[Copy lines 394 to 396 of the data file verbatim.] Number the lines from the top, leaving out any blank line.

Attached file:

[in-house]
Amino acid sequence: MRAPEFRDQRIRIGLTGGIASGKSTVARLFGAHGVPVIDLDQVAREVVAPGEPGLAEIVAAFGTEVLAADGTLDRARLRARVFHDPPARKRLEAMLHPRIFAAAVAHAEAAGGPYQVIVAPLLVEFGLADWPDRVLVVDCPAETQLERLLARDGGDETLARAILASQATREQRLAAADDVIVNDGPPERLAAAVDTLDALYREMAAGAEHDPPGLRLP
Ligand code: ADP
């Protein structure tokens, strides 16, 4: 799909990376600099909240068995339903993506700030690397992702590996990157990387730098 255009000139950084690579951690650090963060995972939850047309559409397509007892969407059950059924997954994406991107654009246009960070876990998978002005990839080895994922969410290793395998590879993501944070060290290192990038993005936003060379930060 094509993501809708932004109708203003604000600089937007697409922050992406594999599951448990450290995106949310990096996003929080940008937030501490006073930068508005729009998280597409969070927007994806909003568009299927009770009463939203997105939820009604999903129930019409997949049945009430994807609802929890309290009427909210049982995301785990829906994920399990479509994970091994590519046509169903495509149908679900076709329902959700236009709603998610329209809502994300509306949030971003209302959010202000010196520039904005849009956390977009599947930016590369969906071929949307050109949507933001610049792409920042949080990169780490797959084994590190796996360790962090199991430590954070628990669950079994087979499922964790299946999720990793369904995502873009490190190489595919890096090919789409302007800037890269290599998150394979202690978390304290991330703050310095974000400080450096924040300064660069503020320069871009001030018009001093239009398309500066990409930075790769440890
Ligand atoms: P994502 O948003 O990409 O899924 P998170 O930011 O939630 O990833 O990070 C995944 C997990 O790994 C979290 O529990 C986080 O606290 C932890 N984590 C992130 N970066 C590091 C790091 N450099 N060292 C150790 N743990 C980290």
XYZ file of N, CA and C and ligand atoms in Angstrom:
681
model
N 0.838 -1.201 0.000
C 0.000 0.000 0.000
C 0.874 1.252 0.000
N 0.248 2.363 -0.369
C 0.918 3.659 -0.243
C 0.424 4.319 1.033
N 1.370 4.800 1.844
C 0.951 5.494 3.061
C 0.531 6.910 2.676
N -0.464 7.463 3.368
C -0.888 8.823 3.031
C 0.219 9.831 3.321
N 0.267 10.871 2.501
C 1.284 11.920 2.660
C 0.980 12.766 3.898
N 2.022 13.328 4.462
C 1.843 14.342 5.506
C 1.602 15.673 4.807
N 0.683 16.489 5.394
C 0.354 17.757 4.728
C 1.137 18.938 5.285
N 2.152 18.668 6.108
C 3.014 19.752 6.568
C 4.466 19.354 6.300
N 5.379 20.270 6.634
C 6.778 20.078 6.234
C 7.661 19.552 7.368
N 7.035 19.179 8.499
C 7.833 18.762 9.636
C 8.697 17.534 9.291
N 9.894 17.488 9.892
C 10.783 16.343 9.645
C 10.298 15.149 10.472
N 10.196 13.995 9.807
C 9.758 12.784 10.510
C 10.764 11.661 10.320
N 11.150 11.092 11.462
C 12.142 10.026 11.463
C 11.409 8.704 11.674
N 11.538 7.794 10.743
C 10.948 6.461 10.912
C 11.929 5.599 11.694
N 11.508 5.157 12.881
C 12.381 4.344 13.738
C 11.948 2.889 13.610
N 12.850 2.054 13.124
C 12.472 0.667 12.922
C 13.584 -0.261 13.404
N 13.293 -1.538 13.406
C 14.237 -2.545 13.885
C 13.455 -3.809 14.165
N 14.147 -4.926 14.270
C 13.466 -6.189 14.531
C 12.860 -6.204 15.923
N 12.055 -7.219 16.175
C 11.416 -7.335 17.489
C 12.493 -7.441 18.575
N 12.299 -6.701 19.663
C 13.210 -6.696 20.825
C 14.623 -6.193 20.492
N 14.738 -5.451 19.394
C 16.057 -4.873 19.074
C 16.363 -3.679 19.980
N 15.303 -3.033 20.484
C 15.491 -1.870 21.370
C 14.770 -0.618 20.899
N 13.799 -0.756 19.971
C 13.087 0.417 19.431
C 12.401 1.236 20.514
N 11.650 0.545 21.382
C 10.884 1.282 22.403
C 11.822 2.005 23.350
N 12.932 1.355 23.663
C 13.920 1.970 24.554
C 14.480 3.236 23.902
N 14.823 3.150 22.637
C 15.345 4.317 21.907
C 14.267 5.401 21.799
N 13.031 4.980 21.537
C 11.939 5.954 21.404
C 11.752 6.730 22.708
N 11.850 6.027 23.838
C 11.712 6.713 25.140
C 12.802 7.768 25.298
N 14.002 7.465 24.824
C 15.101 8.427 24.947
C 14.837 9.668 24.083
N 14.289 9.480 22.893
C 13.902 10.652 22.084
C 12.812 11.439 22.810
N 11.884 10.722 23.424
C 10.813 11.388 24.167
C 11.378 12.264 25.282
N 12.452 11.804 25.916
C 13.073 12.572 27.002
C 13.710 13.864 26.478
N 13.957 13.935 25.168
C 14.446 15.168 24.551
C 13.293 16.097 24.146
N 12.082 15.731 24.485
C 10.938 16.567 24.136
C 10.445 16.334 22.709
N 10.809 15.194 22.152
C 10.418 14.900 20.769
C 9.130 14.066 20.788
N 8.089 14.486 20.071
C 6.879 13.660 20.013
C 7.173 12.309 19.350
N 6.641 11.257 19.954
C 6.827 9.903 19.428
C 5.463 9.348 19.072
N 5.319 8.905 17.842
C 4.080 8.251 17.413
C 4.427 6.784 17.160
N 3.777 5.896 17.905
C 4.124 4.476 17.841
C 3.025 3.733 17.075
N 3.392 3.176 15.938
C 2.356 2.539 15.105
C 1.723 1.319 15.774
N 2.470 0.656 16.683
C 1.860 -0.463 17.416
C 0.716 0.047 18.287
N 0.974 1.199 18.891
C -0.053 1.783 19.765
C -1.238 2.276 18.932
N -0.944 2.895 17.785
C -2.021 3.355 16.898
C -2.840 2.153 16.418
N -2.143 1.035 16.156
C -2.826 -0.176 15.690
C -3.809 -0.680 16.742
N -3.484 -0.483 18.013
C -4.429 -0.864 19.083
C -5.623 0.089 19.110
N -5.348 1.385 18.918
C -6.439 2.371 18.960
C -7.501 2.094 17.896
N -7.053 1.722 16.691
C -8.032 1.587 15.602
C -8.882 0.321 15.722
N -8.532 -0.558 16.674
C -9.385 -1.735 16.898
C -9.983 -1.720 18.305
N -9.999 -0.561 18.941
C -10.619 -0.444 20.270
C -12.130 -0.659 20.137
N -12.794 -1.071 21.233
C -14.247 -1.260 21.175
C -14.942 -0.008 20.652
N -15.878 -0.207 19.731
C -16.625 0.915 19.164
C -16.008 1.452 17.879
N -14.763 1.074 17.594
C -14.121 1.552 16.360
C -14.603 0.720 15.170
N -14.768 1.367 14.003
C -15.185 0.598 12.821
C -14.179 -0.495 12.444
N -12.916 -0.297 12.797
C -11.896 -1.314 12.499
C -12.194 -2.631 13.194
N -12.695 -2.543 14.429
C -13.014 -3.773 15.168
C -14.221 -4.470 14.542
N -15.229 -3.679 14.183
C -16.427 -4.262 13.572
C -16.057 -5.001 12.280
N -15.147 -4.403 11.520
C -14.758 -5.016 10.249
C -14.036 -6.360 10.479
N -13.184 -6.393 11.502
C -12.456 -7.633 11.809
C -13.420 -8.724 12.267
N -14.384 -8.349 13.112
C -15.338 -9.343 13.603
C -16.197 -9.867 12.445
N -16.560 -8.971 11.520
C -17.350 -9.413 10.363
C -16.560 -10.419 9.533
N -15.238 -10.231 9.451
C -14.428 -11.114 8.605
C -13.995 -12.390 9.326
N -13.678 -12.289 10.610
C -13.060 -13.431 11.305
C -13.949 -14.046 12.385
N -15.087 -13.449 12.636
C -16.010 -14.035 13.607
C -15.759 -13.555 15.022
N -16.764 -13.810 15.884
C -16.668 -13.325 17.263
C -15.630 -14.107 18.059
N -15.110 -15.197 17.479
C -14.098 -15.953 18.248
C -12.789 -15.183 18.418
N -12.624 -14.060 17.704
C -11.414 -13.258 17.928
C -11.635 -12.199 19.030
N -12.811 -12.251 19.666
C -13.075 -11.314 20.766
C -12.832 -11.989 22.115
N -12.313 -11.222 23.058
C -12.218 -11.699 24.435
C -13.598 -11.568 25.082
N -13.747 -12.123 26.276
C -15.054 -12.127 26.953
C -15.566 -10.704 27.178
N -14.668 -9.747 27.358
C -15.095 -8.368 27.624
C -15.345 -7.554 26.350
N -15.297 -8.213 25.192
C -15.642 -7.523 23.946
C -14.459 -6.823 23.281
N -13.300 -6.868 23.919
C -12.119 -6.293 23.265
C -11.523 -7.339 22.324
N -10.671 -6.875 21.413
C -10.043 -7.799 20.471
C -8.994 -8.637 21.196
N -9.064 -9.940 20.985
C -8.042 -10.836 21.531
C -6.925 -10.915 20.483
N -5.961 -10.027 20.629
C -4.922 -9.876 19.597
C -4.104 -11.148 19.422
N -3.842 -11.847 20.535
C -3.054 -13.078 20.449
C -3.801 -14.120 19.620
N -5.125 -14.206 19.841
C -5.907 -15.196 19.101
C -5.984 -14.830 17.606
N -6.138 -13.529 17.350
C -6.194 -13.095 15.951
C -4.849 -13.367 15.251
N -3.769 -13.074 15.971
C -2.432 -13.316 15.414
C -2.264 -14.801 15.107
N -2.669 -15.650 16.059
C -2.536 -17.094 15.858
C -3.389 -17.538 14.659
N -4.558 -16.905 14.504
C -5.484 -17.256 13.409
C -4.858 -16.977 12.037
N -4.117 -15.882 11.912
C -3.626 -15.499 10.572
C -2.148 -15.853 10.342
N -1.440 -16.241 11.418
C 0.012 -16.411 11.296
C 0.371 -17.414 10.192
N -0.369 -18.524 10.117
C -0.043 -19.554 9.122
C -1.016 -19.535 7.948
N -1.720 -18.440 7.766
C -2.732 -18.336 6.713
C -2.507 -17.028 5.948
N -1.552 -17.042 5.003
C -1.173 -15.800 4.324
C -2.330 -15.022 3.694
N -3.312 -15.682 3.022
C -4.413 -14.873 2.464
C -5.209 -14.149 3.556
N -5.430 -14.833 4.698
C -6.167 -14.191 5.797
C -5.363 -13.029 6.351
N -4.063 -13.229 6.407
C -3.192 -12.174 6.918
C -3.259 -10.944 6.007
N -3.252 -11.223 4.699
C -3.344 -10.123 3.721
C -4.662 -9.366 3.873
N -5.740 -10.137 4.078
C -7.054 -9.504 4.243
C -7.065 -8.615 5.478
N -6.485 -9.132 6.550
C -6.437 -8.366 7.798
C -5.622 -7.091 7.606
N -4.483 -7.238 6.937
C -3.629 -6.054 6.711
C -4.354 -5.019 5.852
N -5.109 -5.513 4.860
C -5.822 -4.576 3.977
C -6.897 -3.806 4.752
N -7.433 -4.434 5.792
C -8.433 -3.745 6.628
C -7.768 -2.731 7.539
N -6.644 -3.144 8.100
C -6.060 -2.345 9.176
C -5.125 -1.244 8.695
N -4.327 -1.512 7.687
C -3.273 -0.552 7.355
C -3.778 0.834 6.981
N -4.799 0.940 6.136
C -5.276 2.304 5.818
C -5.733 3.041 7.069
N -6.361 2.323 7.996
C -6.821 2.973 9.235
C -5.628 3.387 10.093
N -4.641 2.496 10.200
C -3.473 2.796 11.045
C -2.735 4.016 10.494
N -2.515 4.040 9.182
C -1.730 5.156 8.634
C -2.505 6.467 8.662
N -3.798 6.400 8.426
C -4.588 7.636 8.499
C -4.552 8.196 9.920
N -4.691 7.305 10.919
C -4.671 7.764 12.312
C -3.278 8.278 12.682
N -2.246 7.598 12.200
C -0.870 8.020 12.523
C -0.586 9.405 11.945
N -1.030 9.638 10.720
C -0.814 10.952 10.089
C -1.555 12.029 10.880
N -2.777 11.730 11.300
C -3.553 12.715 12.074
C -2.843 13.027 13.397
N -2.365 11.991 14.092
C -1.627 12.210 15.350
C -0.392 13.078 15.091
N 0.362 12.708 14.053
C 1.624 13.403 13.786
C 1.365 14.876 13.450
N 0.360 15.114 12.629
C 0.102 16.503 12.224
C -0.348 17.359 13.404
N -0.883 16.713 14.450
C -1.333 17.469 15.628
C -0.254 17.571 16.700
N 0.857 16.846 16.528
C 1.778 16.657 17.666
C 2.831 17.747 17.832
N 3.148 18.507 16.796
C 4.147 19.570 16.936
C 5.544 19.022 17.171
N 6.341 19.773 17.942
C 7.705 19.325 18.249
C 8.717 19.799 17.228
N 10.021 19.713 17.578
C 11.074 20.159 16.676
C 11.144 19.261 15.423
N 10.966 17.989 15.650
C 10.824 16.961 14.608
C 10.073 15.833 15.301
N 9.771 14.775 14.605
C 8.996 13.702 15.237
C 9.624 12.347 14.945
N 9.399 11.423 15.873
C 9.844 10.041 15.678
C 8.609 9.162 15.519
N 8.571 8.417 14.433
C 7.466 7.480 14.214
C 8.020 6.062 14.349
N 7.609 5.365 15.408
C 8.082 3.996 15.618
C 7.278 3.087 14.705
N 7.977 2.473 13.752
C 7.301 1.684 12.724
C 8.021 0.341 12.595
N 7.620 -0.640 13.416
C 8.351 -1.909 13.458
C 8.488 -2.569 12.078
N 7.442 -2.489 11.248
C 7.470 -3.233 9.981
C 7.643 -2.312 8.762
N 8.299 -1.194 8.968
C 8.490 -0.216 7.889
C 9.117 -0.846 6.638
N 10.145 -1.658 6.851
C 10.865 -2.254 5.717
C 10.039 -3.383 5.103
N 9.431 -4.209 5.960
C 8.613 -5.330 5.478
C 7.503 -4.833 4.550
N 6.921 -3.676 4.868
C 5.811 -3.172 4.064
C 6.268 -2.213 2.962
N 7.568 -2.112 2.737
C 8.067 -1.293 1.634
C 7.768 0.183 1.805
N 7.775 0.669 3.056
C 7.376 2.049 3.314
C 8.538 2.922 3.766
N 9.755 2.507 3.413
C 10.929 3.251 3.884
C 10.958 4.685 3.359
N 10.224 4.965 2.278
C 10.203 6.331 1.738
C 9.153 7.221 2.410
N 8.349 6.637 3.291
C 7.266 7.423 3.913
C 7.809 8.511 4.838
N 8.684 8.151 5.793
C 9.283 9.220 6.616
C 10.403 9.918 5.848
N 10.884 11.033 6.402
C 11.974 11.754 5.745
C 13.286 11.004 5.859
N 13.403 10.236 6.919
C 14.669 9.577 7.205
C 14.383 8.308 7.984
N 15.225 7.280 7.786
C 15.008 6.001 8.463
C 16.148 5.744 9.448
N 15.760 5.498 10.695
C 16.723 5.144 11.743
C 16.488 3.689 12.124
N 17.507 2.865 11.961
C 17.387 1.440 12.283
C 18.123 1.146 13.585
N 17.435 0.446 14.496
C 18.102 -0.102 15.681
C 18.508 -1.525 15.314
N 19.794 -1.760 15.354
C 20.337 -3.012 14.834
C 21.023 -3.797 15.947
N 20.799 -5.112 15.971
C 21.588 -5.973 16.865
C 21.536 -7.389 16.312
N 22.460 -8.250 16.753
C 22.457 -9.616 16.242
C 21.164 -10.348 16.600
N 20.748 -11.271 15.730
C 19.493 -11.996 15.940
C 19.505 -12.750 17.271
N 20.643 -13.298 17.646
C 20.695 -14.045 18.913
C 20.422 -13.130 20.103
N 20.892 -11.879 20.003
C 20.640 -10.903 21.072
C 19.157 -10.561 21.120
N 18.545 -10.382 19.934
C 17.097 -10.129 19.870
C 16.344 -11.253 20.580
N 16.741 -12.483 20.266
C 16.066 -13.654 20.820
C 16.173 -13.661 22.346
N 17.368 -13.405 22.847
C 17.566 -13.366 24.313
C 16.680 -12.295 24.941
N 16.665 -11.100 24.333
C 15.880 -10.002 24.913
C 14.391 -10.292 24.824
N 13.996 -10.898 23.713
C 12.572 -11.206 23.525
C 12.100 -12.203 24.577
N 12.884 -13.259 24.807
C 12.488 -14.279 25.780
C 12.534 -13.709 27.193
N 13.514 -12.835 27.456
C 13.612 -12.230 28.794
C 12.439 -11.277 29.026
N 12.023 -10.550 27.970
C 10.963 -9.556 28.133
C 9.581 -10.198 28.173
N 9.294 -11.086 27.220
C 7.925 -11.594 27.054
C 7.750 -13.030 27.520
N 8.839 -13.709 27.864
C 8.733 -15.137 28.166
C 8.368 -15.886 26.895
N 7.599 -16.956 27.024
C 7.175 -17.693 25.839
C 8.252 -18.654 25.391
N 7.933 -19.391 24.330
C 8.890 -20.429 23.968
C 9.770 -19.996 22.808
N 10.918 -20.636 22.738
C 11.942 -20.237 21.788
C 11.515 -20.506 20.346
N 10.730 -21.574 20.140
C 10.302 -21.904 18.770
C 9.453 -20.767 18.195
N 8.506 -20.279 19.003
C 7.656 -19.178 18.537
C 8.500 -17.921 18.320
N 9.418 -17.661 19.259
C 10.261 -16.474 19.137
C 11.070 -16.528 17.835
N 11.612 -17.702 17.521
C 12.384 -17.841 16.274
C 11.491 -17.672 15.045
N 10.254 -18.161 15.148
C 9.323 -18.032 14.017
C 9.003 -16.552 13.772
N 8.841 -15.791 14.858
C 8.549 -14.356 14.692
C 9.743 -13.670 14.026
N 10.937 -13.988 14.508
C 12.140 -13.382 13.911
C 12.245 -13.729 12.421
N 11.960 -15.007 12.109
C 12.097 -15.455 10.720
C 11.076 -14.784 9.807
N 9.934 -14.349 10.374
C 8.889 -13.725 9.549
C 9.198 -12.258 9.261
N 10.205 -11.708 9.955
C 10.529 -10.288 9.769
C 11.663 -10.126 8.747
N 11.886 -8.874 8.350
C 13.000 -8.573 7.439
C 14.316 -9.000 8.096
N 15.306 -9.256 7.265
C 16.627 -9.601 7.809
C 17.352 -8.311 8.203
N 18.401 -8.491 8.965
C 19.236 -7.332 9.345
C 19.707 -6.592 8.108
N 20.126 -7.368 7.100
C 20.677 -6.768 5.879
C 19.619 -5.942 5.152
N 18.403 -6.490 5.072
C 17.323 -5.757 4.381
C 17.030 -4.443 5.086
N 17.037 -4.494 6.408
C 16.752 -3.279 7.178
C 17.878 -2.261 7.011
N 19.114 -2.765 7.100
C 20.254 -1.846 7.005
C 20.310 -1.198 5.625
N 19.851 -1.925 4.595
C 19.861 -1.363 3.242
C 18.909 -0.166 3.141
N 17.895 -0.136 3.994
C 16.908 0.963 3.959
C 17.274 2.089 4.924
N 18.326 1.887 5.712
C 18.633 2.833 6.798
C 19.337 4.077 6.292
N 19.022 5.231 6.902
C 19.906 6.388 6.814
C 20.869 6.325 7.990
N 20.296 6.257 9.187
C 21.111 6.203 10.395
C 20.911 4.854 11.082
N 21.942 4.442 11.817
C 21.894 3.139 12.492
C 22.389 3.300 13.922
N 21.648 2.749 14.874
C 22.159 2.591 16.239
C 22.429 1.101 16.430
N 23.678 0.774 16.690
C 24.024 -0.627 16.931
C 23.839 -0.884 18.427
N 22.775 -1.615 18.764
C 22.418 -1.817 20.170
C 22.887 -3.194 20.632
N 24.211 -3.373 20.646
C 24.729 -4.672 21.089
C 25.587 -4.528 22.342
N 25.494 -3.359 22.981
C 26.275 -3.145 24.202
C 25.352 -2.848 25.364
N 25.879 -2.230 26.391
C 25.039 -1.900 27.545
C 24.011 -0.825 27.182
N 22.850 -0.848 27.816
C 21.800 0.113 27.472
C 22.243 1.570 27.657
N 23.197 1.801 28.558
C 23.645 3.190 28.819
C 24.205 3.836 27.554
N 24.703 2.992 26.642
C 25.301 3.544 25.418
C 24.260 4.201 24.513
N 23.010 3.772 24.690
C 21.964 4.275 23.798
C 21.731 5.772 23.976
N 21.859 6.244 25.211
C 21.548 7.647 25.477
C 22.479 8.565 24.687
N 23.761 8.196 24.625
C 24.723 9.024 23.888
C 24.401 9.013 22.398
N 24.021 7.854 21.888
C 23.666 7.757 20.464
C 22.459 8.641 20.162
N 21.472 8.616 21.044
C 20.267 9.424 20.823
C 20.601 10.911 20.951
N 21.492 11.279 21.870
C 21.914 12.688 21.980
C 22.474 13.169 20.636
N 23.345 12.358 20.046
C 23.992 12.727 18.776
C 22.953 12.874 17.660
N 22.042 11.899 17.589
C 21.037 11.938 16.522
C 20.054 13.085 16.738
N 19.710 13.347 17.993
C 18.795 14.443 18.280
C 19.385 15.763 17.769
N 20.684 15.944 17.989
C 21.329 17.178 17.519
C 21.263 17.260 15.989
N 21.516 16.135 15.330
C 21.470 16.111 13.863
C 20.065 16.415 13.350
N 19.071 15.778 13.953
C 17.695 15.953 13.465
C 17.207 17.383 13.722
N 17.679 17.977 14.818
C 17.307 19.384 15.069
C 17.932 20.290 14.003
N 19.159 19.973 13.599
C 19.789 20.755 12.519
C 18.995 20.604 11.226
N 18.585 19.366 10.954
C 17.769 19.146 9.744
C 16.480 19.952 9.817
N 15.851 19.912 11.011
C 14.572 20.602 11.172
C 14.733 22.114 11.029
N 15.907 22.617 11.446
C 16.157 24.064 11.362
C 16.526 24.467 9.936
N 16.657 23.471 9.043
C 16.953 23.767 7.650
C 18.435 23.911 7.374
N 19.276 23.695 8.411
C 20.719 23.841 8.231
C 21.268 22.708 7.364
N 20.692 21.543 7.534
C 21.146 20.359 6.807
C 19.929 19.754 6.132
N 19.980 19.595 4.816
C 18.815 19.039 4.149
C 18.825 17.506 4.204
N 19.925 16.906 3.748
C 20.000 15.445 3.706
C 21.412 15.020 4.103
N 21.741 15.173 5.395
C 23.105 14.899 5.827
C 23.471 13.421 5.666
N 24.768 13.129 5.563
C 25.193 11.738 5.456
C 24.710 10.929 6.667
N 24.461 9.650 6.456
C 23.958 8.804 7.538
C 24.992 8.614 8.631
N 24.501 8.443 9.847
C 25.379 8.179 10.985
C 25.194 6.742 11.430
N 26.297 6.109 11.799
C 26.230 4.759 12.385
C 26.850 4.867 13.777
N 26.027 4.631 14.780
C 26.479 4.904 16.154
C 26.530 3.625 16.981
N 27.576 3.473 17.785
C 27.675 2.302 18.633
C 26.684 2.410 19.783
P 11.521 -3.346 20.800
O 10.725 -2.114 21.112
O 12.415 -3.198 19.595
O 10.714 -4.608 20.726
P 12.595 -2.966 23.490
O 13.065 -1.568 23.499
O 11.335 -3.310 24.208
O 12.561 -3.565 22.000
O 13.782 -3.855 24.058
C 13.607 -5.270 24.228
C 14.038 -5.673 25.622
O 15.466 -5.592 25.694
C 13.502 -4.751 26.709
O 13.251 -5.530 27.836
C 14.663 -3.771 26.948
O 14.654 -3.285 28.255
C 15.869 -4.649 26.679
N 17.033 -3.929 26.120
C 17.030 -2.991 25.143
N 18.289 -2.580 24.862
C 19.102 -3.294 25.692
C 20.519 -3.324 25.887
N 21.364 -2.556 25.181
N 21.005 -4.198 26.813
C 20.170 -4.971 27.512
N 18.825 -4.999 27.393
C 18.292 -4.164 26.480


C 10.929 3.251 3.884
C 10.958 4.685 3.359
N 10.224 4.965 2.278